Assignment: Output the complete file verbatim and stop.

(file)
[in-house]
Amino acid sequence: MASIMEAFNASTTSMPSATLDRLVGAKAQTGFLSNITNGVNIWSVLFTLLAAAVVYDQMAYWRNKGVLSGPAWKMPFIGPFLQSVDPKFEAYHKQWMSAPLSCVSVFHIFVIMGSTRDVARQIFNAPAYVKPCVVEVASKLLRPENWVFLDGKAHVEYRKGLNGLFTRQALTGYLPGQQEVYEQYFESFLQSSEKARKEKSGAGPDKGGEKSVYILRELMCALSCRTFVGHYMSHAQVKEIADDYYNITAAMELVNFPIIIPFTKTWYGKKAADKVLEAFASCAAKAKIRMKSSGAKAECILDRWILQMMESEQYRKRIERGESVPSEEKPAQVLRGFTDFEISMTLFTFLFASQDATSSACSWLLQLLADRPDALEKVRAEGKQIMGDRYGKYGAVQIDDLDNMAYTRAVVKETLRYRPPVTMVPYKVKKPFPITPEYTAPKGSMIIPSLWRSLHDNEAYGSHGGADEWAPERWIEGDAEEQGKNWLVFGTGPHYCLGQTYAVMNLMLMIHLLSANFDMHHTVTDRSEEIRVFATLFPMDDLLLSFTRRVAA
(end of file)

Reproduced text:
[in-house]
Amino acid sequence: MASIMEAFNASTTSMPSATLDRLVGAKAQTGFLSNITNGVNIWSVLFTLLAAAVVYDQMAYWRNKGVLSGPAWKMPFIGPFLQSVDPKFEAYHKQWMSAPLSCVSVFHIFVIMGSTRDVARQIFNAPAYVKPCVVEVASKLLRPENWVFLDGKAHVEYRKGLNGLFTRQALTGYLPGQQEVYEQYFESFLQSSEKARKEKSGAGPDKGGEKSVYILRELMCALSCRTFVGHYMSHAQVKEIADDYYNITAAMELVNFPIIIPFTKTWYGKKAADKVLEAFASCAAKAKIRMKSSGAKAECILDRWILQMMESEQYRKRIERGESVPSEEKPAQVLRGFTDFEISMTLFTFLFASQDATSSACSWLLQLLADRPDALEKVRAEGKQIMGDRYGKYGAVQIDDLDNMAYTRAVVKETLRYRPPVTMVPYKVKKPFPITPEYTAPKGSMIIPSLWRSLHDNEAYGSHGGADEWAPERWIEGDAEEQGKNWLVFGTGPHYCLGQTYAVMNLMLMIHLLSANFDMHHTVTDRSEEIRVFATLFPMDDLLLSFTRRVAA